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How a skin cancer check can save your life

Minimise your skin cancer risk and know the warning signs


From getting a suspicious mole checked by your doctor to wearing suitable sunscreen, you can minimise your risk of skin cancer if you know the steps to take and the warning signs.

Australia has the highest rate of skin cancer in the world, with the cancer making up about 80% of all newly diagnosed cancers in Australia each year. Roughly 66% of Australians will be diagnosed with skin cancer before turning 70.

While small amounts of ultraviolet light (UV) are necessary for healthy bones and muscles, too much exposure can damage your skin’s cells and ultimately lead to skin cancer.

Fortunately, there are steps you can take to recognise the warning signs and prevent skin cancer.

I’m young – do I still need a skin check?

Yes. Although skin cancer is rare in young adults, it’s still a good idea to get a skin check, especially if you have a family history of skin cancer, a history of sunburns, a lot of freckles or moles or are taking a medicine that suppresses your immune system.

What’s involved in a skin cancer check?

During a skin check, you’ll be asked to remove your clothing and may be asked to put on a medical gown. Your doctor will use a bright light and a magnifier called a dermatoscope to examine your skin thoroughly.

Unless your doctor finds something suspicious, the examination should take around 15 to 30 minutes. If your doctor finds something concerning, they’ll take a photo of the lesion and perform a skin biopsy.

Credit: nib health insurance

What checks can I do at home?

Skin cancer can occur anywhere – even on parts of your body that get little sunlight, like the soles of your feet and under your nails.

It’s important to regularly do your own checks in addition to professional skin examinations under the care of a healthcare professional. To check yourself at home, inspect your entire body. Use a mirror or ask a family member or friend to check difficult-to-see places, like your scalp and back.

Most moles are completely harmless, but if you start to notice changes in a mole’s appearance or pigmented patches, consult your doctor. While examining your skin at home, remember the ABCDEs to check for the signs of skin cancer:

1. A is for asymmetrical

A mole or freckle that has one half that is different from the other half.

2. B is for border

A mole that has edges that are irregular, uneven or blurred.

3. C stands for colour

A mole that has multiple colours, shade of one colour or is different to other moles in colour.

4. D is for diameter

A mole that is growing larger.

5. E is for evolving

Be vigilant of moles that change size, shape, height or colour, or start to itch or bleed.

‘The doctor spotted the melanoma early’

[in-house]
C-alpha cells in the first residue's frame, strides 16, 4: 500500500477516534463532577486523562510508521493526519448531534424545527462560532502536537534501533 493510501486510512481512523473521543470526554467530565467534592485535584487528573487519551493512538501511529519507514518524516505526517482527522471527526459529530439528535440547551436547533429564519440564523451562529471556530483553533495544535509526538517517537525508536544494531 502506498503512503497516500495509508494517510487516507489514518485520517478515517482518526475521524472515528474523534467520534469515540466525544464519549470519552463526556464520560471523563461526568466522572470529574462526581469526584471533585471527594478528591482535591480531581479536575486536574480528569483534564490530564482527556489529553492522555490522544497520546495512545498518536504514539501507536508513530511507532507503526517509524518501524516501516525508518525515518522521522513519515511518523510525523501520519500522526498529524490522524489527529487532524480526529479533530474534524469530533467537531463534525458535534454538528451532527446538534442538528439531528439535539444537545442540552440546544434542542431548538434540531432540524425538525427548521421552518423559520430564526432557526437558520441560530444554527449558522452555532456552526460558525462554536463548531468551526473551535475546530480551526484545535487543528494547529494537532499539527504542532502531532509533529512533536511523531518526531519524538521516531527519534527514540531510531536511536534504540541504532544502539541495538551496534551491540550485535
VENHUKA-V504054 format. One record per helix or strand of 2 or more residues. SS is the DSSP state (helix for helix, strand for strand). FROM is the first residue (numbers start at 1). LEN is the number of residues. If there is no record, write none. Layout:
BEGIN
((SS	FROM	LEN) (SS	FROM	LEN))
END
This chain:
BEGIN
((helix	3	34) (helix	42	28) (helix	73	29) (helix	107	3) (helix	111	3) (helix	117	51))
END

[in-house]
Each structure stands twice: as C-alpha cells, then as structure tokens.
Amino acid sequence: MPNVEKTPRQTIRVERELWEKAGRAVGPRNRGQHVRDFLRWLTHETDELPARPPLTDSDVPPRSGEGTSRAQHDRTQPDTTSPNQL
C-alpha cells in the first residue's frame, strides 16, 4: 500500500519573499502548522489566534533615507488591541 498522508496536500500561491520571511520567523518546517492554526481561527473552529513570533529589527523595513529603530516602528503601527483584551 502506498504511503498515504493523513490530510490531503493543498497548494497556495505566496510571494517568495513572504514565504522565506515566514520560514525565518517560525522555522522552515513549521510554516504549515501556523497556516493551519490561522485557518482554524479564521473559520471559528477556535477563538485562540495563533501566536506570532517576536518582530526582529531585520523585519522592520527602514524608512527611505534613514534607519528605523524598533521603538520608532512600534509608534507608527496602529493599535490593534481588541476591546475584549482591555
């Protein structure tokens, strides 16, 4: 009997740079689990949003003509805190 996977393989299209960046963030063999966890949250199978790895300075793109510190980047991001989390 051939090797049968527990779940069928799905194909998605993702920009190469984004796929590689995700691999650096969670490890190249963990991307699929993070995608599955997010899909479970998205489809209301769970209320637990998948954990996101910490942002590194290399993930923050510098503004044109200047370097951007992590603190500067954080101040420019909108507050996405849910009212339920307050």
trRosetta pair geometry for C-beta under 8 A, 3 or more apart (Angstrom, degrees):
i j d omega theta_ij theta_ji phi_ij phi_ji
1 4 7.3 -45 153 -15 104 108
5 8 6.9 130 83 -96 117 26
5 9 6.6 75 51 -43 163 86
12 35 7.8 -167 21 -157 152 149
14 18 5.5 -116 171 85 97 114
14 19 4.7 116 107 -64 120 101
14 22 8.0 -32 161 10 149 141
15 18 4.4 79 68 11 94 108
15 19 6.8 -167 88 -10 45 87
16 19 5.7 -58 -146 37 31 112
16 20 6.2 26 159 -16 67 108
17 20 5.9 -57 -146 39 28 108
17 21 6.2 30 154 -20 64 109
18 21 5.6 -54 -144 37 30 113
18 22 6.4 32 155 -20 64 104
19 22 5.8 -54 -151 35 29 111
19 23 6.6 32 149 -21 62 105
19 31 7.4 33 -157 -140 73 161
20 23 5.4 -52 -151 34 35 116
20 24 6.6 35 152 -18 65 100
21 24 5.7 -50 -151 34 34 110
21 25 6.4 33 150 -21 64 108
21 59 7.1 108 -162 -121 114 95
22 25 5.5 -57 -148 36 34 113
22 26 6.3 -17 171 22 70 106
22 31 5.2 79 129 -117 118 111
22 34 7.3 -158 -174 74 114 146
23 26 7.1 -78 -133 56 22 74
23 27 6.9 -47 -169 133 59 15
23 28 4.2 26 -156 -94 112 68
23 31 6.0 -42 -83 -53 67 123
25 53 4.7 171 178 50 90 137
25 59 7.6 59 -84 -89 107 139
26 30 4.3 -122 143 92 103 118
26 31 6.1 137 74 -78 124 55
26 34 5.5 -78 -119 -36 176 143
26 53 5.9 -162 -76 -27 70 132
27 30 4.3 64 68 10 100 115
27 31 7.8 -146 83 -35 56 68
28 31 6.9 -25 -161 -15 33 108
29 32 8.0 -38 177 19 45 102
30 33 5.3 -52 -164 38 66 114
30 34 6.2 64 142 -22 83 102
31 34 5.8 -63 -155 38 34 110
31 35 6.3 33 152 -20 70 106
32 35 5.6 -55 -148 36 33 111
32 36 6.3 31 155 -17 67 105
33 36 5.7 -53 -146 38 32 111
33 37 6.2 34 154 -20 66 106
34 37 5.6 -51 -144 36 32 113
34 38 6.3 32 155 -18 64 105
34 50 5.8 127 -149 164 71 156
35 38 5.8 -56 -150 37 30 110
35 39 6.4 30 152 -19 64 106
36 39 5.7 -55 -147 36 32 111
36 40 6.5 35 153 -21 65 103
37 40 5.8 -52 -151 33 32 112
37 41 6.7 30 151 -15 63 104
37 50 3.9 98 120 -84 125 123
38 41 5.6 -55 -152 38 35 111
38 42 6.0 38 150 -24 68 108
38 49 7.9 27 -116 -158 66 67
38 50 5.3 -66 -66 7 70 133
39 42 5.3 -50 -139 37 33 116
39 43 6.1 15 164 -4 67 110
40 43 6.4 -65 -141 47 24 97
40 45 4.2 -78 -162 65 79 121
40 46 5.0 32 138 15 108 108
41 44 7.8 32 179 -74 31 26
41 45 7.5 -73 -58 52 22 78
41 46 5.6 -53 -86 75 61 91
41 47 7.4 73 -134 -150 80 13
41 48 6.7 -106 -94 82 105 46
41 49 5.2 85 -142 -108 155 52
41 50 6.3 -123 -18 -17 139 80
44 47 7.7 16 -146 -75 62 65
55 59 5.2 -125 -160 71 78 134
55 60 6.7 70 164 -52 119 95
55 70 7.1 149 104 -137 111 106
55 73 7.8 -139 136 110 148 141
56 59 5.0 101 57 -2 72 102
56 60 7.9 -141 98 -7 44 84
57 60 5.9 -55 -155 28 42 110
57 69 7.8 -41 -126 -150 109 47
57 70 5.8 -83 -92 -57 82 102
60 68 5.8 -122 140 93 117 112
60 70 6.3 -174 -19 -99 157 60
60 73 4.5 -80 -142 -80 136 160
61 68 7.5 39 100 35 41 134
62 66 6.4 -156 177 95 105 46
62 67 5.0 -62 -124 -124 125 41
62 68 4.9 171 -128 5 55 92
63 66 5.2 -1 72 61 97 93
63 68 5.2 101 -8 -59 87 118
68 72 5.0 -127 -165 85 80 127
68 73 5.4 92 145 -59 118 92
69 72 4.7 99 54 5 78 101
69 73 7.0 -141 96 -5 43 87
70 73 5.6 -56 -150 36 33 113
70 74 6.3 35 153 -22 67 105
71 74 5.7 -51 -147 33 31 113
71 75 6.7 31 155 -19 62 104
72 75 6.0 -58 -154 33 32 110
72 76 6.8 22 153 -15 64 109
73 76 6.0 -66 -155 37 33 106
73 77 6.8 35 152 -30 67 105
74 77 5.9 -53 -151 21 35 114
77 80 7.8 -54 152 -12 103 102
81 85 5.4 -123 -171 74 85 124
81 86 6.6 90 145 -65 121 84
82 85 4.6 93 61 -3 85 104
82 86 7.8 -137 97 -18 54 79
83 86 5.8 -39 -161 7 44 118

Like many Australians, Jackie McLennan grew up in the sun. A young adult of the ‘60s and ‘70s, when wearing sunscreen was considered optional, Jackie didn’t think about the potential harms of ultraviolet radiation.

But that all changed as she grew older and realised her fair skin and blue eyes put her at higher risk for skin cancer.

“Growing up, every summer was spent at the beach, and my friends and I all enjoyed sunbathing and wanted to get a suntan,” Jackie says.

“Our perspectives changed later in life when there was much more public information available about the dangers of getting sunburnt.”

Growing up, every summer was spent at the beach, and my friends and I all wanted to get a suntan

During her regular skin check, Jackie’s dermatologist noticed a suspicious spot that looked like a freckle on her nose and performed a biopsy during her appointment. The sample was sent to a pathologist for testing, and within a few days, she received her results.

Jackie’s dermatologist confirmed the biopsied freckle was melanoma stage 1. Fortunately, the melanoma had been spotted early but further surgery was needed to remove part of the nose skin. This involved having a skin graft, where a piece of skin was taken from the side of Jackie’s neck to use on her nose.

“I found the whole experience rattled me a bit. Now I’ll never miss a skin check-up.”

Be safe, check your skin

Early detection probably saved Jackie’s life. Performing regular skin checks at home and visiting a doctor every six months for a professional skin check is the easiest way to prevent cancer.

Ready for a skin check?

We can help. Our Find a Provider service allows you to search for health professionals in your local area.

If you’re heading to your GP for a skin check, it could be a good opportunity to find out what other examinations you might be due for.

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